Members of the Fort Worth Newsguild at the Fort Worth Star-Telegram returned to work Dec. 22, 24 days after going on strike citing the company’s unwillingness to “negotiate in good faith.”
The newsroom’s union said that it had met with the company three times since the strike began and that there has been “significant movement for the first time in the two years” they have been in bargaining talks.
On the Newsguild’s Twitter feed, the union said that McClatchy had moved from the $45,000 minimum wage offer it has held to since the strike began. Among the union’s proposals was a $57,000 annual wage floor while McClatchy countered with its $45,000 offer.
Members of the union will vote on the newspaper’s offer soon, according to Kaley Johnson, vice president of the Fort Worth NewsGuild.
Leaders at McClatchy and the Fort Worth Star-Telegram have not responded to requests for a comment.
When the strike began, the newspaper canceled the strikers’ insurance. That insurance will not resume until January, said Johnson.
This is the third strike nationally by journalists since August. Nearly 300 workers at Reuters went on strike for a day in August. Staff at the Pittsburgh Post-Gazette are also striking, the nation’s first newspaper strike in decades. According to a report in the Post-Gazette, those talks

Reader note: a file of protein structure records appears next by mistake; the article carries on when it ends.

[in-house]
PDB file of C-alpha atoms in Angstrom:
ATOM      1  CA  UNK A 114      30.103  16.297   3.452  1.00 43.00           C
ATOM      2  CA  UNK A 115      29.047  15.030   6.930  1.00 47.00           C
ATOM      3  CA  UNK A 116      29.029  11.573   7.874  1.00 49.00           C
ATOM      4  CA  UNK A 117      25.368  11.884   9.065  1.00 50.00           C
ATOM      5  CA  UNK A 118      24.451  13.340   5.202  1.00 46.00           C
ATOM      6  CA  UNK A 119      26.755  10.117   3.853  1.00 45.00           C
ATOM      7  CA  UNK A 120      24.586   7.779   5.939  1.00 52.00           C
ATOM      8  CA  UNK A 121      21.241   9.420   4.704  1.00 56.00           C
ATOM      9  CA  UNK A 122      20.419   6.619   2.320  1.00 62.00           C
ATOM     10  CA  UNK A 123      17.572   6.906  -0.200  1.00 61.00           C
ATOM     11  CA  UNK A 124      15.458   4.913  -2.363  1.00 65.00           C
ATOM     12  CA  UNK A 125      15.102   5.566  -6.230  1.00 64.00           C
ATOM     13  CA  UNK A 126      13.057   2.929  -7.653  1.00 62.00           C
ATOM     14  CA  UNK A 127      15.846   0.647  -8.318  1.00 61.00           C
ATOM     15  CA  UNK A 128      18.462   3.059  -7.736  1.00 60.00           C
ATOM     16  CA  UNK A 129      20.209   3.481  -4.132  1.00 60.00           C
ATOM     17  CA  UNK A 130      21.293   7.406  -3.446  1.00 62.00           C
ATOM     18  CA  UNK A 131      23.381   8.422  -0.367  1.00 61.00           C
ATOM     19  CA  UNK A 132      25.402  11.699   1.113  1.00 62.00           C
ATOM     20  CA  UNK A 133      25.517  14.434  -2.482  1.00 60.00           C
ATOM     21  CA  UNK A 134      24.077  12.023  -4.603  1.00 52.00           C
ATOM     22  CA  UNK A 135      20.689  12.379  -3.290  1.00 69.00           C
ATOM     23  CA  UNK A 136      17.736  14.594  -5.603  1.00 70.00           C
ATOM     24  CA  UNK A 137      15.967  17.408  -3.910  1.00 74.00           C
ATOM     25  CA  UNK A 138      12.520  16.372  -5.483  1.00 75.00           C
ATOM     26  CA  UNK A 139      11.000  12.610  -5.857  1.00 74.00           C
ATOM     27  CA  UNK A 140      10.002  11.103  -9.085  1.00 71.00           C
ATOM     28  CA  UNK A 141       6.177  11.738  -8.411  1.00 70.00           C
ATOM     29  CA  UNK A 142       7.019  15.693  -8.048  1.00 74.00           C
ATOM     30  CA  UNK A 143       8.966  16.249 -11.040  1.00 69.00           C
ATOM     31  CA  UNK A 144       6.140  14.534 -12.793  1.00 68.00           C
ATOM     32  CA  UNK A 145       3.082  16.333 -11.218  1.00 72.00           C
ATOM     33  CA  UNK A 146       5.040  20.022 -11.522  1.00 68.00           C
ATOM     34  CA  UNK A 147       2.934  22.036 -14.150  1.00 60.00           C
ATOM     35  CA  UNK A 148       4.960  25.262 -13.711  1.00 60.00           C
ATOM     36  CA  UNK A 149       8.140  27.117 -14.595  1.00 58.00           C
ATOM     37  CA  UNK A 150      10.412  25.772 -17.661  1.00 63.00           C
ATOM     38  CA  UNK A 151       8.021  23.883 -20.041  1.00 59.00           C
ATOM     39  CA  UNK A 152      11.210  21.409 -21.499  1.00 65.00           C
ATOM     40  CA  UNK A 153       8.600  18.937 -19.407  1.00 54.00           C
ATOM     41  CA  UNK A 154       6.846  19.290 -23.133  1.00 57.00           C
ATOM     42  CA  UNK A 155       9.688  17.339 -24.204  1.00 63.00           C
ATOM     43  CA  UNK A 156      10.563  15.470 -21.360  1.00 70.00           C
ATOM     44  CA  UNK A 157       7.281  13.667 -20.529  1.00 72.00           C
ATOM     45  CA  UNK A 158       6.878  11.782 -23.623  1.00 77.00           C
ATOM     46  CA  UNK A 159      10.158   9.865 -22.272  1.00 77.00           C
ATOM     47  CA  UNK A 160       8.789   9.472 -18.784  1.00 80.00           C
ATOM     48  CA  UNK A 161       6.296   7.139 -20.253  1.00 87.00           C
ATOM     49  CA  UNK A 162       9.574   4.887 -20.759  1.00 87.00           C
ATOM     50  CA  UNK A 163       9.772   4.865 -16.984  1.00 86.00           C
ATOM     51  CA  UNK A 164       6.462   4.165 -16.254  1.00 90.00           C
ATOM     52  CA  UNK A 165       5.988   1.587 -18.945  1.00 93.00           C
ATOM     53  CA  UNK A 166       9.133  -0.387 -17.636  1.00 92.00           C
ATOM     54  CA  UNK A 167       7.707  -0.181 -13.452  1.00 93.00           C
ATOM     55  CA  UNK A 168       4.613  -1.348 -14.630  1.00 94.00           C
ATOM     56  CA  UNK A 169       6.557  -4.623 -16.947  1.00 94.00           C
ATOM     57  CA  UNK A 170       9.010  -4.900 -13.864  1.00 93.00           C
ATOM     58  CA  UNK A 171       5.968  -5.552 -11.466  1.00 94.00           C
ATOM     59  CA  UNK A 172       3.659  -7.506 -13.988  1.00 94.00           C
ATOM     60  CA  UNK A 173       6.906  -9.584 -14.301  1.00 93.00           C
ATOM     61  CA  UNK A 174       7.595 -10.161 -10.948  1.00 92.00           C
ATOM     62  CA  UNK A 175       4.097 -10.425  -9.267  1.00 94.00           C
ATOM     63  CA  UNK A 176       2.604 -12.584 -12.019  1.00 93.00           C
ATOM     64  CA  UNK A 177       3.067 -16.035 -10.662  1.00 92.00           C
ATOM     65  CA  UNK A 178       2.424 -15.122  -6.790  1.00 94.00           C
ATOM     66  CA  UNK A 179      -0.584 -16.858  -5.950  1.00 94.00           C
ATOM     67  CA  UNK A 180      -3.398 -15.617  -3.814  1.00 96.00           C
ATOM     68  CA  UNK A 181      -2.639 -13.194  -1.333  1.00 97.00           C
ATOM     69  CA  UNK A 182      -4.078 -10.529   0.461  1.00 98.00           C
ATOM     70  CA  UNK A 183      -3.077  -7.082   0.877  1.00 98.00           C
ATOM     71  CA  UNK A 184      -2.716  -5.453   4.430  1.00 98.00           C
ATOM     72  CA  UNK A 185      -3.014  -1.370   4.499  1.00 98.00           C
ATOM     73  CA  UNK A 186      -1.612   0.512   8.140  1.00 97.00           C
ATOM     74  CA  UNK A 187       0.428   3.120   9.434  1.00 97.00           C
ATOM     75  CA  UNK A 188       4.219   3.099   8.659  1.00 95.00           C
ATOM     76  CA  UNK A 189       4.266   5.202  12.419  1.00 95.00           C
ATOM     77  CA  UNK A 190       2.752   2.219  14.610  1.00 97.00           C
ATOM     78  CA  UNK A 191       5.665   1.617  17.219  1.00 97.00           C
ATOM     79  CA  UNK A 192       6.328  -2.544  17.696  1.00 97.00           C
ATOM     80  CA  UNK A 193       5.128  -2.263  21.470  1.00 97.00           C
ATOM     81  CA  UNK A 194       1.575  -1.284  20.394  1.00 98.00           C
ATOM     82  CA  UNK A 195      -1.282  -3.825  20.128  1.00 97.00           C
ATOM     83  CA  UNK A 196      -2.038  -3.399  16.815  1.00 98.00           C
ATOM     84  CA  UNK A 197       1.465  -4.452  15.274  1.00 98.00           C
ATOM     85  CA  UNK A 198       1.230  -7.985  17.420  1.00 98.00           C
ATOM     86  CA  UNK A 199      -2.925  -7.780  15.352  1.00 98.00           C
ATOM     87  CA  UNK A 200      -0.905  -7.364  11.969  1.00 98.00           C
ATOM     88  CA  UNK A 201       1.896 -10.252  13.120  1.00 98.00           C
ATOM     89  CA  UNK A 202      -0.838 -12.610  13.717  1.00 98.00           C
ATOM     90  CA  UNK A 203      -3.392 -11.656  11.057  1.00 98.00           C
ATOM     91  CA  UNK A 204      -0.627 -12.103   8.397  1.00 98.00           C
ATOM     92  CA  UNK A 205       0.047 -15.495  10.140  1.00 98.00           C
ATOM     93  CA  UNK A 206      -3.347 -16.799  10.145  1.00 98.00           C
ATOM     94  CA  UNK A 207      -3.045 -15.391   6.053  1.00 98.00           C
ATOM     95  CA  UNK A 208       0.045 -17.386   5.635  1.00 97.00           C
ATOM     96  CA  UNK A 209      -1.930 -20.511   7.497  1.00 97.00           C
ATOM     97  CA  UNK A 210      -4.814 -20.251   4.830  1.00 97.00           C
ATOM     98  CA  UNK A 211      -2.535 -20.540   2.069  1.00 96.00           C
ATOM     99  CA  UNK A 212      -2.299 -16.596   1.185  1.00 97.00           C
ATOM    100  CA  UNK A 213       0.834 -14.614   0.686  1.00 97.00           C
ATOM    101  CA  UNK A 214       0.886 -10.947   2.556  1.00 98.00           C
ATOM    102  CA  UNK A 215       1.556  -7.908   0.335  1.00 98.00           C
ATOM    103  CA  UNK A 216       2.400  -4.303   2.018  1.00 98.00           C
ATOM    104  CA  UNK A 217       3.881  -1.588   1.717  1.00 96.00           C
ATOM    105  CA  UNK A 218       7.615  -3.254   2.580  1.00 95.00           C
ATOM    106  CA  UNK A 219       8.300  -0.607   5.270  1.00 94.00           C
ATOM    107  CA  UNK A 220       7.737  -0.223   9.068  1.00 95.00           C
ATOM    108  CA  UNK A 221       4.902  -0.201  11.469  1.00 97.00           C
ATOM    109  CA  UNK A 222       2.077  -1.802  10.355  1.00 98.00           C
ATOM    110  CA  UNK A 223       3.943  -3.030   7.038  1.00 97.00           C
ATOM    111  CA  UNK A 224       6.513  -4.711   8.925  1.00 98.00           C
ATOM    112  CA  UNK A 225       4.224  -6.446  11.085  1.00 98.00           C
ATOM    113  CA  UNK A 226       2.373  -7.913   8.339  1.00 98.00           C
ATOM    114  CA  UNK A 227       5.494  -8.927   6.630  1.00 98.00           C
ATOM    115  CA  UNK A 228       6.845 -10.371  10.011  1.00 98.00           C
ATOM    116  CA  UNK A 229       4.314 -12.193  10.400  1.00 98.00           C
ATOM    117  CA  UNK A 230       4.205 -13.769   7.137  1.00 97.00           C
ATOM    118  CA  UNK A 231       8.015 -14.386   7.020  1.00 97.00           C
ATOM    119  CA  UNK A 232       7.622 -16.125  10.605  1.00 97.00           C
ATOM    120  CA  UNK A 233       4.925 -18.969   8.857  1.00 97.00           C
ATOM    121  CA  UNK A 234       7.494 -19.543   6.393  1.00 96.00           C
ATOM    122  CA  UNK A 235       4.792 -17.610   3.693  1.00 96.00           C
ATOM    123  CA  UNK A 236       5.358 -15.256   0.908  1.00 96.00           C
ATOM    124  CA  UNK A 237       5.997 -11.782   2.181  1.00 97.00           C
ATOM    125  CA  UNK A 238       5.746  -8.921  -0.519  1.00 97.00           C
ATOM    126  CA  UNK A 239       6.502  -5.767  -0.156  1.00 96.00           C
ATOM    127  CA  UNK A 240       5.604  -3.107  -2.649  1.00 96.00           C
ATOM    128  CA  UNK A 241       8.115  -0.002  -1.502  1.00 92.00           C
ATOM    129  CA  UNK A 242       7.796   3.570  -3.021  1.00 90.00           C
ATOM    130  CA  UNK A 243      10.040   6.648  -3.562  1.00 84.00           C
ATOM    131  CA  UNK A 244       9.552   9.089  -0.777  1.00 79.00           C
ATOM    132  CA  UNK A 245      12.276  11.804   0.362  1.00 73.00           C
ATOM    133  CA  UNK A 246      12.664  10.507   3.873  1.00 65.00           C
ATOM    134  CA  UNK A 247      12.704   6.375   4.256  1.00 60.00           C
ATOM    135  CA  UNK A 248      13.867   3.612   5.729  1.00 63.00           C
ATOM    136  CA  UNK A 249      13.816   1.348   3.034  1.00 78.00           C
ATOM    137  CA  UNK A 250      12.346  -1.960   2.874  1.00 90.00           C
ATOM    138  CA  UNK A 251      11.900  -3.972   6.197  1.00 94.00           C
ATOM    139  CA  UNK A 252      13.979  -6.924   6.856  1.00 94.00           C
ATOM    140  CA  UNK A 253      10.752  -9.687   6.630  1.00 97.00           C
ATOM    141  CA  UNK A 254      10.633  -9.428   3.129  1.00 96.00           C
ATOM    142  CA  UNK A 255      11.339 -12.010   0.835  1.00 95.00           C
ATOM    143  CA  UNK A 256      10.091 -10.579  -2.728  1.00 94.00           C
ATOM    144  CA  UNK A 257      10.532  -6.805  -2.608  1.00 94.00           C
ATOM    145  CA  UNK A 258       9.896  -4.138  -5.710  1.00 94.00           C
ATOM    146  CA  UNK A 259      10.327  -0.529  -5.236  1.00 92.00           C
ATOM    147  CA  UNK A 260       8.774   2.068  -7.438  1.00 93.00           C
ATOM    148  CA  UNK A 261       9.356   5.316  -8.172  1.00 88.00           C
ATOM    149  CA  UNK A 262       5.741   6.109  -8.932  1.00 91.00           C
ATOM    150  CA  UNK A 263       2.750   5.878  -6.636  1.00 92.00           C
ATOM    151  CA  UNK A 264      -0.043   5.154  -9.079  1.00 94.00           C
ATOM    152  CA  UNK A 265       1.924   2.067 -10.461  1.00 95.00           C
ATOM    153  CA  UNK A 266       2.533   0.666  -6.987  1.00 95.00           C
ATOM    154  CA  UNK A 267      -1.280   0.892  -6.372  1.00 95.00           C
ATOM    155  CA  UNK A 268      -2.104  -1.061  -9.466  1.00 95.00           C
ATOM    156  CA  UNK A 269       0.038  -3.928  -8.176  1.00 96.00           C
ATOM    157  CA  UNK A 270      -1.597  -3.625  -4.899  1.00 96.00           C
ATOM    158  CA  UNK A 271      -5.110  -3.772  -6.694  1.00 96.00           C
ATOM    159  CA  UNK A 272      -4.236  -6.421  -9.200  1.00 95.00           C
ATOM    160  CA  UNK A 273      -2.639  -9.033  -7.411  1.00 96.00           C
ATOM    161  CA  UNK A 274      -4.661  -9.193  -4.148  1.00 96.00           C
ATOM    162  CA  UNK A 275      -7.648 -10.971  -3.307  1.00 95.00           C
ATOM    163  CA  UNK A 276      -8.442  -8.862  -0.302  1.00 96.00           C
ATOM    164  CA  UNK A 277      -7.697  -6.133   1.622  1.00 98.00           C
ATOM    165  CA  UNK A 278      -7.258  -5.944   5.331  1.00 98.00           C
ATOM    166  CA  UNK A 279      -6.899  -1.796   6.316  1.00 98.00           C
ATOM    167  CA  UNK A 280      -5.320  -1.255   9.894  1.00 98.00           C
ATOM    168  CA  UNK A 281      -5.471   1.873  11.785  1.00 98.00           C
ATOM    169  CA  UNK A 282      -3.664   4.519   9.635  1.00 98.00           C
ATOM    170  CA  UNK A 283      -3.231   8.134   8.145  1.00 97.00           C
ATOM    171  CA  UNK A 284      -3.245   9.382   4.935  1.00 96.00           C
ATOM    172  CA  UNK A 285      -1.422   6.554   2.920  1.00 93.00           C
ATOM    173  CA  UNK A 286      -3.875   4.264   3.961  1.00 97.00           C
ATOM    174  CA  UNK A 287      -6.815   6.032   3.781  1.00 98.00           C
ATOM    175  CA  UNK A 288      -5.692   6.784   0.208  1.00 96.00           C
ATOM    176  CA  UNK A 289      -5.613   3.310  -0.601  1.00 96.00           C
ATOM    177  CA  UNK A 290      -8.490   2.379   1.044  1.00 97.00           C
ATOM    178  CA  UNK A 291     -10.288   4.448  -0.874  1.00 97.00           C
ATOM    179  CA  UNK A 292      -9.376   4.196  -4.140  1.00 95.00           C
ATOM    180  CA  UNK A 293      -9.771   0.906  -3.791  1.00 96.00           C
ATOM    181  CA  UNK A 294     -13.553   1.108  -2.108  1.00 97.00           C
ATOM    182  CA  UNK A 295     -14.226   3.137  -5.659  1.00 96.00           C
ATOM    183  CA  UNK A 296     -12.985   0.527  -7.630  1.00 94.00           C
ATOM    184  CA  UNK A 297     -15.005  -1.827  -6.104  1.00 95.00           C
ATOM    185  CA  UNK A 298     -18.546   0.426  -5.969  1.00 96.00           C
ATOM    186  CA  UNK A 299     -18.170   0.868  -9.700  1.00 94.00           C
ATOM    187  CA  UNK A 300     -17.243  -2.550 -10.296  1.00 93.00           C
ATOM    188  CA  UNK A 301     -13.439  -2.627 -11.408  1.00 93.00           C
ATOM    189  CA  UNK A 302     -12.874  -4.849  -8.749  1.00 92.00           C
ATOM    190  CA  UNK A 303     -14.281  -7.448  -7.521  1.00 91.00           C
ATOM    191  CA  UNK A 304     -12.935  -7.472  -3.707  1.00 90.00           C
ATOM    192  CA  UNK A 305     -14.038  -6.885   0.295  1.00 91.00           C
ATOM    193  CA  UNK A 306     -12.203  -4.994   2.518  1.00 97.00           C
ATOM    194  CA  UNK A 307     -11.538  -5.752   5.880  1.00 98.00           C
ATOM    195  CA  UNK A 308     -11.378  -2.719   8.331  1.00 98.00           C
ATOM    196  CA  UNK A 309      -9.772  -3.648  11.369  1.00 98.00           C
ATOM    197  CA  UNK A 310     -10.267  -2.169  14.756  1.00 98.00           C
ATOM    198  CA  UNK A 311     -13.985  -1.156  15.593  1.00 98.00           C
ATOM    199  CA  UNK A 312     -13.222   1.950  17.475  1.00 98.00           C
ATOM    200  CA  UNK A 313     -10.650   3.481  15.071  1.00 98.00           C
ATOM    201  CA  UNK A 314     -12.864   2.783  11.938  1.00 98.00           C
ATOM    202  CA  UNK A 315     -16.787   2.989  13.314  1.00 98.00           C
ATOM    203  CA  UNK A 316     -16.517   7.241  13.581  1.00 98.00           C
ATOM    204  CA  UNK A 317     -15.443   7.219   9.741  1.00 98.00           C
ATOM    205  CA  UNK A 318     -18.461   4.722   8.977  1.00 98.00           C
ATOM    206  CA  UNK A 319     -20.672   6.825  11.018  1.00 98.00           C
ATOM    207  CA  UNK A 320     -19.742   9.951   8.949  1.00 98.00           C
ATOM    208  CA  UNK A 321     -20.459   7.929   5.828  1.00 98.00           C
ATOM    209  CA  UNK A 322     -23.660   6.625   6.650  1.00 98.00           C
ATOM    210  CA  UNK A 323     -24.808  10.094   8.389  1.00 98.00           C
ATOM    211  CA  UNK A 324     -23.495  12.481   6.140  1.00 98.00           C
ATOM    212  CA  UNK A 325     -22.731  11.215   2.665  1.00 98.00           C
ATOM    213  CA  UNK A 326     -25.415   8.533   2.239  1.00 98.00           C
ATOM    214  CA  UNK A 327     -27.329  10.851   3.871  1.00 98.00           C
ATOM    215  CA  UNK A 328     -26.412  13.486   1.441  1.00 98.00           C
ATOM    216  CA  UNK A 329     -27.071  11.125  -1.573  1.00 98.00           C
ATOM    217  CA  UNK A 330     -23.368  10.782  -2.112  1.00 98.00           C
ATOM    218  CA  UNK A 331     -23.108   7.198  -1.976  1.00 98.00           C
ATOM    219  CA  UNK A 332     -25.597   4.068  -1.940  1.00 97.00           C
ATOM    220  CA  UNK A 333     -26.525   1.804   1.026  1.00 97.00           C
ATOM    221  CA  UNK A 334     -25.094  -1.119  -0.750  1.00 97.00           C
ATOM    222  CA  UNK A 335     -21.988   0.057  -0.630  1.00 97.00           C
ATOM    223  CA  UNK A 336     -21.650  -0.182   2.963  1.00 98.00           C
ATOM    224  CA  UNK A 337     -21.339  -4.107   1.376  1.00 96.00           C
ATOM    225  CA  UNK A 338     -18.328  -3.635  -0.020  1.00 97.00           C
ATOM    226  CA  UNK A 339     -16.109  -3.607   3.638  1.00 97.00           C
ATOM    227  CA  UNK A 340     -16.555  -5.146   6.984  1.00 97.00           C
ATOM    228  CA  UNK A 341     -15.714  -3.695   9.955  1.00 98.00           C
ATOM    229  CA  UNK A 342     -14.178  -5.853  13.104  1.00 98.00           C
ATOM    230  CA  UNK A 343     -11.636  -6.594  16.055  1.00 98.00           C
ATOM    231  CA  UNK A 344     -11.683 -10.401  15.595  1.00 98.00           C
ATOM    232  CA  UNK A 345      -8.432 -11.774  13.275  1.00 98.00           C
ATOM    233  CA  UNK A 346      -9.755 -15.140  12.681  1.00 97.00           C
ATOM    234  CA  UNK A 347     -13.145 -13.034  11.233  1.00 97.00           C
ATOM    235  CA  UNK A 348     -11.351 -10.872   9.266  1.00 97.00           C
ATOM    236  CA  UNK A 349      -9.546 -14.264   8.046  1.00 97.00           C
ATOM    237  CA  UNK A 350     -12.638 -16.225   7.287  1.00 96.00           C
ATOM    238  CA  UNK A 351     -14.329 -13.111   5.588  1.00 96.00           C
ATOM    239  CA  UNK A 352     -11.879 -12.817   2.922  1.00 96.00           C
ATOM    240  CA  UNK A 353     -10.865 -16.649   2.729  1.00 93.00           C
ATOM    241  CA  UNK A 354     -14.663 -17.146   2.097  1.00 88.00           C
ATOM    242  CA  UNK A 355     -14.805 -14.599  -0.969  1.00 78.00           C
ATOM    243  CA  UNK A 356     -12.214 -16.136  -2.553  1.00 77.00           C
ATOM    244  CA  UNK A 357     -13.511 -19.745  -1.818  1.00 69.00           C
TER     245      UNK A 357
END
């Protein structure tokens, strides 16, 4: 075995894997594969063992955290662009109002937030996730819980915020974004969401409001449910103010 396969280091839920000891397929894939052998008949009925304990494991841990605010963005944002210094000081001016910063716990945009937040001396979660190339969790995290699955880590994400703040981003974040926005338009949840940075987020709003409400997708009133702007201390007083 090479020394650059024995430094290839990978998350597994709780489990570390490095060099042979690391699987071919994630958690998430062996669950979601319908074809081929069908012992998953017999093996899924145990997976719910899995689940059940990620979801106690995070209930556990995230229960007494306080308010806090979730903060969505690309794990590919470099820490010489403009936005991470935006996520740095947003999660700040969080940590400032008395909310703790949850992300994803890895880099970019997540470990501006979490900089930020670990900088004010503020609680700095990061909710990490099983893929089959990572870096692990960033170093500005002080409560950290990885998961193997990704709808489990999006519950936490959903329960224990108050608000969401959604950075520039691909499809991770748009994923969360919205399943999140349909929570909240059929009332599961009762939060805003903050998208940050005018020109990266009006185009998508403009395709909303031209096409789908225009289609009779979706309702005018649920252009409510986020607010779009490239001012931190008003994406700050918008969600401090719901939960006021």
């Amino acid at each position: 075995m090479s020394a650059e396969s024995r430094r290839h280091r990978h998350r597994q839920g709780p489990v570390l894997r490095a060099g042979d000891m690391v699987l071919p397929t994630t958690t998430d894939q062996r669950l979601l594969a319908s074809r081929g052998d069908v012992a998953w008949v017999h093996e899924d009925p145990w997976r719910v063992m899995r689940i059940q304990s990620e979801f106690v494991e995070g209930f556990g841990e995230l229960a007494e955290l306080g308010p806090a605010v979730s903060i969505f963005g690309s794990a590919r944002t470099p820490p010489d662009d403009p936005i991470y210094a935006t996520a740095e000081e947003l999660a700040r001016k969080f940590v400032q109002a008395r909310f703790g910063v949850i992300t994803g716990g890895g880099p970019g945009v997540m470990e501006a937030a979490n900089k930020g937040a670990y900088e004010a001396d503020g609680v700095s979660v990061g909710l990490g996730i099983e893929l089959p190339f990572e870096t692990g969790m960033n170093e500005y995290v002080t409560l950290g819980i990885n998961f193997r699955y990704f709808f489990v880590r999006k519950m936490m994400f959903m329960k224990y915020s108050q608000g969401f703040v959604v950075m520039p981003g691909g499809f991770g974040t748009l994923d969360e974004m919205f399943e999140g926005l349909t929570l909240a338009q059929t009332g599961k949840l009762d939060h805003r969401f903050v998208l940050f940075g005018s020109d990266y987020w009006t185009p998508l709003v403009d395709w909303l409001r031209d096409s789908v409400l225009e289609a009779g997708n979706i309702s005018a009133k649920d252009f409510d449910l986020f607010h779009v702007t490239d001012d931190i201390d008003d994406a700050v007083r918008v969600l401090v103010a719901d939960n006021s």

Kate Bronfenbrenner, director of labor education research at Cornell University in Ithaca, New York, said she expects labor actions to continue next year, particularly among media organizations.
“The labor movement has seen a lot of success among media companies,” she said. “Wages are low and, in many cases, the companies that own these media properties are making a great deal of money.”
The Fort Worth Star-Telegram’s parent company, McClatchy, is now owned by hedge-fund Chatham Asset Management. The union filed an Unfair Labor Practice complaint in August. McClatchy also has two other complaints against it – one for repudiation/modification of a contract and another for refusal to furnish information. McClatchy owns newspapers in 30 markets.
Johnson, a justice reporter for the paper, said the guild was heartened by the support of the community, including a recent $10,000 donation from Firefighters’ Local 440. Over 730 people and organizations donated to the strikers, she said. A total of 21 members of the guild went on strike. One took another job in the meantime, Johnson said.
Bob Francis is business editor for the Fort Worth Report. Contact him at firstname.lastname@example.org. At the Fort Worth Report, news decisions are made independently of our board members and financial supporters. Read more about our editorial independence policy here.